Biological Research

The faculty of the Biology Department at 果冻传媒官网 are committed to engaging with students in innovative research endeavors which impact the greater scientific community.

Graduate Research

The Department of Biology offers a traditional research-based Master of Science Program. Graduate studies entail a close working relationship between a student and a faculty member who acts as their Major Professor.  The universal core of the program is an independent scholarly project which is planned, executed, and presented to the public under the direction of a Major Professor. Elective courses are also offered to develop specific competencies. The program is designed to be completed in 2 years, with full-time effort split roughly equally between research and course work.  Every effort is made to closely match students with a faculty mentor and research advisor who is able to satisfy their interests and provide the resources necessary to support students鈥 scholarly work.  If you would like to review all of the possible areas of scholarly specialization available, browser our online gallery of fields of study to see the research being conducted by Biology faculty and current students.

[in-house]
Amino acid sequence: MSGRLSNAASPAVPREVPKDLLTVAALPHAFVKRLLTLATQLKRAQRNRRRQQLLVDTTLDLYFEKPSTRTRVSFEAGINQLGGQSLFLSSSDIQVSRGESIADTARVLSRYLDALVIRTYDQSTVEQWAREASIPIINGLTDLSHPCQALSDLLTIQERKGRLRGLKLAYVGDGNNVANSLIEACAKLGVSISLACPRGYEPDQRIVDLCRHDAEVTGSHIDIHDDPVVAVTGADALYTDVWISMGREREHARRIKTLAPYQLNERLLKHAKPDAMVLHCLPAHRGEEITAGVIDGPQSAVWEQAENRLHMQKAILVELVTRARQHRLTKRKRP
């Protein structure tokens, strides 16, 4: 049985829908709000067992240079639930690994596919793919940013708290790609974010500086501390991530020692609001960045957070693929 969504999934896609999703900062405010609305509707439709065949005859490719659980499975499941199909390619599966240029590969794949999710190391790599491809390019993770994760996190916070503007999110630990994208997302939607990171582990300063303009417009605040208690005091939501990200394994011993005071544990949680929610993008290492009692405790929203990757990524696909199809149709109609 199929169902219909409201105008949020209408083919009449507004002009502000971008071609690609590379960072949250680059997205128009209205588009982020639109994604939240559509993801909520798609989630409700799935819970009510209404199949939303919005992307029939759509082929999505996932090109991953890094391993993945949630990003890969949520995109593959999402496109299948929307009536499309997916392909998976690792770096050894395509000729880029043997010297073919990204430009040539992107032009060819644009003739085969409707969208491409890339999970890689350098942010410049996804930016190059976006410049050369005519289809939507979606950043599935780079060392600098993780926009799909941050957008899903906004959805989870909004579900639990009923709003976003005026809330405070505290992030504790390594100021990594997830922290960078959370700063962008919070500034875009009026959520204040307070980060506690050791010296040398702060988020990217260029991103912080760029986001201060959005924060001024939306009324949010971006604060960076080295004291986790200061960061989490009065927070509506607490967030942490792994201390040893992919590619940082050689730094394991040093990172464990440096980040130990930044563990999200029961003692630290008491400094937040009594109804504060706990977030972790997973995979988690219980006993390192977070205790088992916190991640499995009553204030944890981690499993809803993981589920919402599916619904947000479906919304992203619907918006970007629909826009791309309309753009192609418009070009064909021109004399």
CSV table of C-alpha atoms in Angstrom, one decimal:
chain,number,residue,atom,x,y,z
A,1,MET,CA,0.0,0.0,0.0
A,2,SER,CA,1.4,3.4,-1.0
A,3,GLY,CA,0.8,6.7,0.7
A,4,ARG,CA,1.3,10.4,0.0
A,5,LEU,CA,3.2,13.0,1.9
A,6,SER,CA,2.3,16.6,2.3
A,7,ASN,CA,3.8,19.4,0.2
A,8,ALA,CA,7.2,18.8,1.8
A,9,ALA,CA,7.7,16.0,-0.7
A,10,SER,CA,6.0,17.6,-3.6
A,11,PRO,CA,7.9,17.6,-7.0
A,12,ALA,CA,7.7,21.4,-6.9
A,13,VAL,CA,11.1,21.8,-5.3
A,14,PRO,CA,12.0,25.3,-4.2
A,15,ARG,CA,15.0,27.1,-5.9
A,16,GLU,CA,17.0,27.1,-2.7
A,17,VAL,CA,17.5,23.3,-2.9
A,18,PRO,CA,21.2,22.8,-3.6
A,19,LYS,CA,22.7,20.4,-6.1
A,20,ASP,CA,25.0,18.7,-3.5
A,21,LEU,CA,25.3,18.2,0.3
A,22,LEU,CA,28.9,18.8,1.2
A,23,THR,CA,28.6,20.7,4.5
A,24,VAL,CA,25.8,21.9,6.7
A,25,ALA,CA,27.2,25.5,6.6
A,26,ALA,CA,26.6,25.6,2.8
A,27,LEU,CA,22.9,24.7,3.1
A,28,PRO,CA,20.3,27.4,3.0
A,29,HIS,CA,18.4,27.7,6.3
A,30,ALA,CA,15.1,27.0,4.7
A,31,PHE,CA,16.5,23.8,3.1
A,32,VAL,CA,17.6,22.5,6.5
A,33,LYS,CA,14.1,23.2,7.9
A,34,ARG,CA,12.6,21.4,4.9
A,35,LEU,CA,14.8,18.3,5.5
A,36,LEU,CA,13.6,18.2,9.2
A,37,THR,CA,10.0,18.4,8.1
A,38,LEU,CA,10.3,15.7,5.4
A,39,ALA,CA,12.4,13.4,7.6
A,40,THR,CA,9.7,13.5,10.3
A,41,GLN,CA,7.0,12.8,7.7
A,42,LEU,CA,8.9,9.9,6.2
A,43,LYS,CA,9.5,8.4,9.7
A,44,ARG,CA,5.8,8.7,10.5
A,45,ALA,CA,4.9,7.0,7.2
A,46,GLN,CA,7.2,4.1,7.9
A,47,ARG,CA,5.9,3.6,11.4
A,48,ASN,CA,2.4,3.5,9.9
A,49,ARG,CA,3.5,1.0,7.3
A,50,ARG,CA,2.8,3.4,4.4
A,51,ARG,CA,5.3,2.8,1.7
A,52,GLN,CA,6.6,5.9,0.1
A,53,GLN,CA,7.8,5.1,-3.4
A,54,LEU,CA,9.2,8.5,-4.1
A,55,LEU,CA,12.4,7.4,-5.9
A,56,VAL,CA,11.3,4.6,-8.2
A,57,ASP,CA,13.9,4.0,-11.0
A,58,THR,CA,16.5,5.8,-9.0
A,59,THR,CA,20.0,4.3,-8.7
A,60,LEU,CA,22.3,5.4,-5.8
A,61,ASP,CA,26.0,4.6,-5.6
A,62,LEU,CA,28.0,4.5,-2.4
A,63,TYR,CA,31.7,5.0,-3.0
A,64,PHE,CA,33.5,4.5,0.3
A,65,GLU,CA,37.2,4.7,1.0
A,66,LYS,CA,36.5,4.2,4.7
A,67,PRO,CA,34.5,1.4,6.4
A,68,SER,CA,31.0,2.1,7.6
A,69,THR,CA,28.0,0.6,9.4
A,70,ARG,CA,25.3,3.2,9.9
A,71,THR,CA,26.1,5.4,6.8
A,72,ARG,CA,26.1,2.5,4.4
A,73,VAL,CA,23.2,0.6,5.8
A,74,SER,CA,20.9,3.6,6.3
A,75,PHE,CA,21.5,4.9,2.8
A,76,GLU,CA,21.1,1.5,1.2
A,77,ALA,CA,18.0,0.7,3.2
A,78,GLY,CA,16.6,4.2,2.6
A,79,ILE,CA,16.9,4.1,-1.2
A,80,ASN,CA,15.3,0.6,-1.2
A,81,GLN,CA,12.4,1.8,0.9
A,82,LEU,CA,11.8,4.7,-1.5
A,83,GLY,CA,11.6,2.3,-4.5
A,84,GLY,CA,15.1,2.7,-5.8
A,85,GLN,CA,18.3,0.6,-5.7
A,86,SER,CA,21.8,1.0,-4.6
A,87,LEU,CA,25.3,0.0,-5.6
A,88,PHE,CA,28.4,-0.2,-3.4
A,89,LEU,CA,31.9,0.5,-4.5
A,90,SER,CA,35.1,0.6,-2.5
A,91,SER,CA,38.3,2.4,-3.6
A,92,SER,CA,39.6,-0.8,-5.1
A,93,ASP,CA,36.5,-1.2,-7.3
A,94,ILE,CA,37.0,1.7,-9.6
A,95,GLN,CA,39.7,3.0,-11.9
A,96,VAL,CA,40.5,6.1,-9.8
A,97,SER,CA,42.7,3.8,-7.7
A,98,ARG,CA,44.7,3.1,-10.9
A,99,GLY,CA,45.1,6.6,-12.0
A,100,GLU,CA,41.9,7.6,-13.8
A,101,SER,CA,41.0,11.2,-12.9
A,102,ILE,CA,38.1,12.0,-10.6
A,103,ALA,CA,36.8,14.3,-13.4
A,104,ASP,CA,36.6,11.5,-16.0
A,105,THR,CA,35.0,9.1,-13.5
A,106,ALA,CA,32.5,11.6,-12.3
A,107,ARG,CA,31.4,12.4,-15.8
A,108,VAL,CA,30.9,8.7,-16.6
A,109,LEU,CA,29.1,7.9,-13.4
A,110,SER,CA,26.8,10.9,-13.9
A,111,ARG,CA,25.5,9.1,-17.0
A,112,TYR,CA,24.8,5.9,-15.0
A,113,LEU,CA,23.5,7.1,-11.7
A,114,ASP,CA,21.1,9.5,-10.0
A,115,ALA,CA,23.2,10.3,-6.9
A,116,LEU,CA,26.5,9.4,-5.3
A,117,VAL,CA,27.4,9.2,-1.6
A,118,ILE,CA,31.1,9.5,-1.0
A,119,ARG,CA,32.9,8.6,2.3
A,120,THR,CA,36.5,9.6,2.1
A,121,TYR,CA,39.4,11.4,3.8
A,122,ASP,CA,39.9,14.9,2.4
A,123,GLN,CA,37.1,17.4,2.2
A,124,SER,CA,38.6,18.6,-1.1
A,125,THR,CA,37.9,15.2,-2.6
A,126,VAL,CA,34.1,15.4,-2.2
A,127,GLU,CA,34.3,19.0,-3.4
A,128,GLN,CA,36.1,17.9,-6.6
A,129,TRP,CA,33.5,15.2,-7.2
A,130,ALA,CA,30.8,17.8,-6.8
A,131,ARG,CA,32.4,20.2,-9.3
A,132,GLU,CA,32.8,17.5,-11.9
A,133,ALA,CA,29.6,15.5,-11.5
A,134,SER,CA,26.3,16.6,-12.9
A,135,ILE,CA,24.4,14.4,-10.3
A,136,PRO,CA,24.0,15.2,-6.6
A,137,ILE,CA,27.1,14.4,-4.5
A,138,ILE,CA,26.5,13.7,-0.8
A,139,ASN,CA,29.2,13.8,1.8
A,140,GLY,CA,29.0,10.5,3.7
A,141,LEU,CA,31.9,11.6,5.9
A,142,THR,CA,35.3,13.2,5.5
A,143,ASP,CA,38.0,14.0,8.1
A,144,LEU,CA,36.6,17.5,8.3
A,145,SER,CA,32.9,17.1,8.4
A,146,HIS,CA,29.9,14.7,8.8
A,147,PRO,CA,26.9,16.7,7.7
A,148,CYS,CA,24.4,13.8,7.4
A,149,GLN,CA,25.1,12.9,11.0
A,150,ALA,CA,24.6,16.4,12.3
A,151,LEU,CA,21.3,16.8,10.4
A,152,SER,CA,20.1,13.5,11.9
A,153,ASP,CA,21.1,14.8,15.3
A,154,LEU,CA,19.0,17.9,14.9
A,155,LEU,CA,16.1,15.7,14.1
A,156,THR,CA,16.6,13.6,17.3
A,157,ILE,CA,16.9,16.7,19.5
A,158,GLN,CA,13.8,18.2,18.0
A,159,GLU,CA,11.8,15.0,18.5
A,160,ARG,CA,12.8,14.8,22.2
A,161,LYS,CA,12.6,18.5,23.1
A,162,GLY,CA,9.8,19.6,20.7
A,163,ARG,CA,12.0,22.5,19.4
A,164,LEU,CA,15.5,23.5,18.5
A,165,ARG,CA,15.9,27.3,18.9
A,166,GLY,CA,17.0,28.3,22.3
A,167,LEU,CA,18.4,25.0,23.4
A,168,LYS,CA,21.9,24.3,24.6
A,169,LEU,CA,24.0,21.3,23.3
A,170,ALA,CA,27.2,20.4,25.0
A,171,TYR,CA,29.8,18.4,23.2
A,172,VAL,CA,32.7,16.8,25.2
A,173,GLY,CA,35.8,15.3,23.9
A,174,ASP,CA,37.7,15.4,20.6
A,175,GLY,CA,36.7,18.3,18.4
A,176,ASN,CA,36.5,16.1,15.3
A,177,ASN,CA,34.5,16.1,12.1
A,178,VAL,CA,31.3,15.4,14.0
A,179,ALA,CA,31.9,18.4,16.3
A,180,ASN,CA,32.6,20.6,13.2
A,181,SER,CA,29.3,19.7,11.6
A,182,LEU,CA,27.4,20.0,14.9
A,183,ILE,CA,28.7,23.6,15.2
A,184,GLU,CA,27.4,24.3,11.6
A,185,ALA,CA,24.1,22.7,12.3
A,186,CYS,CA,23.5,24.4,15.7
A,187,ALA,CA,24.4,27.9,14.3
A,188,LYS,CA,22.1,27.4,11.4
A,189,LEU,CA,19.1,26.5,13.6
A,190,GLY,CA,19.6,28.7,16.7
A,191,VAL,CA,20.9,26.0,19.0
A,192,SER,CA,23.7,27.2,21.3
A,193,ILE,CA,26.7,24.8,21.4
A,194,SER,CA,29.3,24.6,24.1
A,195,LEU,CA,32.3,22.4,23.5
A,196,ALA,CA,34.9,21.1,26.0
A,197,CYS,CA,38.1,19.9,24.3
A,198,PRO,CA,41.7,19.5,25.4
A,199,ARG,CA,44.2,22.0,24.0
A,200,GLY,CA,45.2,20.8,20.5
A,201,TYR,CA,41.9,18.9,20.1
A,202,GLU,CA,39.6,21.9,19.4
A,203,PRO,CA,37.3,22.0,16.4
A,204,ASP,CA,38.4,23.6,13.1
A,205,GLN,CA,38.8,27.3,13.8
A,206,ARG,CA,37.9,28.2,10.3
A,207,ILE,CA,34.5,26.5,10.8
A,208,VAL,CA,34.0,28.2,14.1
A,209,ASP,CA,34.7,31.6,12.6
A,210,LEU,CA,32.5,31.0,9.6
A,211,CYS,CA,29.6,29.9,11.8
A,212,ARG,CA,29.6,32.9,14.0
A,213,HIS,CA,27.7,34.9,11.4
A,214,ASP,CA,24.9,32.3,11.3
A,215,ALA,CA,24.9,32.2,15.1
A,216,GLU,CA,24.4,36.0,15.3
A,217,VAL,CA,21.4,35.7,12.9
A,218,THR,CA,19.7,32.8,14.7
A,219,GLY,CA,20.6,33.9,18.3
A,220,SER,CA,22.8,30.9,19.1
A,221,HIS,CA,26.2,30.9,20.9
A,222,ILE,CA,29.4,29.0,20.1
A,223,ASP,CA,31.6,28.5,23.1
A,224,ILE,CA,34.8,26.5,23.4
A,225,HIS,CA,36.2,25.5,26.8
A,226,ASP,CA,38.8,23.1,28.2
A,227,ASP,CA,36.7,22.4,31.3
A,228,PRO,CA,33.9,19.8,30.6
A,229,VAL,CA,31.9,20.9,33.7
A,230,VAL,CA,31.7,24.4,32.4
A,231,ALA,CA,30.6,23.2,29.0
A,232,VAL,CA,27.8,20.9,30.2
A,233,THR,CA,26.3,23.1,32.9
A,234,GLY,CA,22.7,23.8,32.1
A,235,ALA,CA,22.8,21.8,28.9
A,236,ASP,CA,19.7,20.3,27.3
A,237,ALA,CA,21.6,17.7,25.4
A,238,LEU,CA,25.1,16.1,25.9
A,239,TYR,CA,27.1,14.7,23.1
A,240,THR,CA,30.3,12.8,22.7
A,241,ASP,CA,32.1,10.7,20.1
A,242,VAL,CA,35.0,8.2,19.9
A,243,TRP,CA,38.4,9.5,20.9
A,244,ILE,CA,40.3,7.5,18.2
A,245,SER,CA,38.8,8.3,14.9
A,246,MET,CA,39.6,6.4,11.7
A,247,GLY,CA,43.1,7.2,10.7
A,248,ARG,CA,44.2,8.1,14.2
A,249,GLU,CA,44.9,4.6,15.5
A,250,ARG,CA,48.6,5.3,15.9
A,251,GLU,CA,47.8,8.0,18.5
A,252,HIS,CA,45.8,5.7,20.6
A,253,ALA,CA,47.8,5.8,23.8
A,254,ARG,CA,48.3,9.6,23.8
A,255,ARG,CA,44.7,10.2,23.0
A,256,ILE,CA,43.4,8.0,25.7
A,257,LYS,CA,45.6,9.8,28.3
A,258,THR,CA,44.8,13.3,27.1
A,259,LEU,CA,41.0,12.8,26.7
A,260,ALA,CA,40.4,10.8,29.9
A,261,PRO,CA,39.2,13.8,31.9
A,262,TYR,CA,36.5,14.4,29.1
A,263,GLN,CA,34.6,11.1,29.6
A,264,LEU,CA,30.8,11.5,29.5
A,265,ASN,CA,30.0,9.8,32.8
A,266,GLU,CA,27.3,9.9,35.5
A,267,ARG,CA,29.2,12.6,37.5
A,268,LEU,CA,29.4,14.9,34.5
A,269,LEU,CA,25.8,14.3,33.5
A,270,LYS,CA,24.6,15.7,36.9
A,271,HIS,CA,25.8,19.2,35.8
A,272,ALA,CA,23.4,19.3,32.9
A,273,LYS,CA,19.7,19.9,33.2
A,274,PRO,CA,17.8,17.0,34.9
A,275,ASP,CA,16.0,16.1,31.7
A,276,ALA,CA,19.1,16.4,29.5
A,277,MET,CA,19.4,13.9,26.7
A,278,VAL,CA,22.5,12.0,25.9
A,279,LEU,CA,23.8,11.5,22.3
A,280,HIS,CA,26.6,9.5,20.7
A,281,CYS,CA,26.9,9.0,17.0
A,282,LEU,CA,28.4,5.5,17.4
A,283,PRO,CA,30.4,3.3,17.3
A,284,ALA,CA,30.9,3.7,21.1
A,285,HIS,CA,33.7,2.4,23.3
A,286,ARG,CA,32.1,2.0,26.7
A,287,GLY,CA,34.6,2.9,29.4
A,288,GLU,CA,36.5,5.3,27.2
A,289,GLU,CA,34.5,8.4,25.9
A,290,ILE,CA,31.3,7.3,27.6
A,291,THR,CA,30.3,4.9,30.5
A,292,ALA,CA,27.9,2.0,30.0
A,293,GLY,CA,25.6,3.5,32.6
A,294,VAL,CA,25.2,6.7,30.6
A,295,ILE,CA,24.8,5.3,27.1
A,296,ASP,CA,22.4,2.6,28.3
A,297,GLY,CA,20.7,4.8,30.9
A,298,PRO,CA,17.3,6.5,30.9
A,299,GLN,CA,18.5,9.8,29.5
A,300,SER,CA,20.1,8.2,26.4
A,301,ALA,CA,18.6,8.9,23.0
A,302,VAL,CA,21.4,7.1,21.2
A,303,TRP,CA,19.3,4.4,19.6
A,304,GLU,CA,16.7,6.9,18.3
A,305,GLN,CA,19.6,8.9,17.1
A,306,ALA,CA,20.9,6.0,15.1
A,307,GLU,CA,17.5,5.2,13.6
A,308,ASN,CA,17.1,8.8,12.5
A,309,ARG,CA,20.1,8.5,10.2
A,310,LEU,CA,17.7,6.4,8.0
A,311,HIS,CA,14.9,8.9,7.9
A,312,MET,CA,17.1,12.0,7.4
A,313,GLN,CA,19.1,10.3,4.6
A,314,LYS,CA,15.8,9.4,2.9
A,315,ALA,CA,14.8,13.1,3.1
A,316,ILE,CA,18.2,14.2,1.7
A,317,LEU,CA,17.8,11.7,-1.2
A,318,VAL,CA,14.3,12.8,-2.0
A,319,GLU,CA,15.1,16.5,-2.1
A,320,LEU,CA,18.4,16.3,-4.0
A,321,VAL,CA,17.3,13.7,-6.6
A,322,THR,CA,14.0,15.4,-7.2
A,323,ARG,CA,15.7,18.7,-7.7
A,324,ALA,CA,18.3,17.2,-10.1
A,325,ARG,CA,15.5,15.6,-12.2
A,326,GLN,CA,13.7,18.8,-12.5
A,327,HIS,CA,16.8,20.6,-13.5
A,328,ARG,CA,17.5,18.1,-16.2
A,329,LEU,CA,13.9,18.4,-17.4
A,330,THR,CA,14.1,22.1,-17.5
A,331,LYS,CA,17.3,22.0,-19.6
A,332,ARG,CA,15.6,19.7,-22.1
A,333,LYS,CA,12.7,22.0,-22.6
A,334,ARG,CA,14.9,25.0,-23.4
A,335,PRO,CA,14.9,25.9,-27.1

Undergraduate Research

The Department of Biology strives to provide hands on, real word science experience to our undergraduate students. This includes many opportunities to work in a real laboratory or field-based setting, experiencing how scientific investigation really works. Students work side-by-side with faculty, other undergraduate students, and graduate researchers to design, execute and analyze real life experiments and studies. Undergraduate students can volunteer in research laboratories, do research for academic credit as part of the focused elective selection, and/or in some cases as a funded professional experience opportunity. BAHS students are encouraged to explore research opportunities with faculty as early as their first semester, as part of their freshman seminar course, and can explore faculty research fields of study and potential projects through our online gallery. Research experiences provide students with analytical and problem-solving skills which are not only valuable for future researchers, but also for any student planning for careers in STEM, including the health sciences.

Environmental, Ecology and Field Biology

A large proportion of our faculty are focused on environmental and ecological research including Organismal Ecology of birds, mammals and insects as well as marine and stream ecosystems.

Research Interests: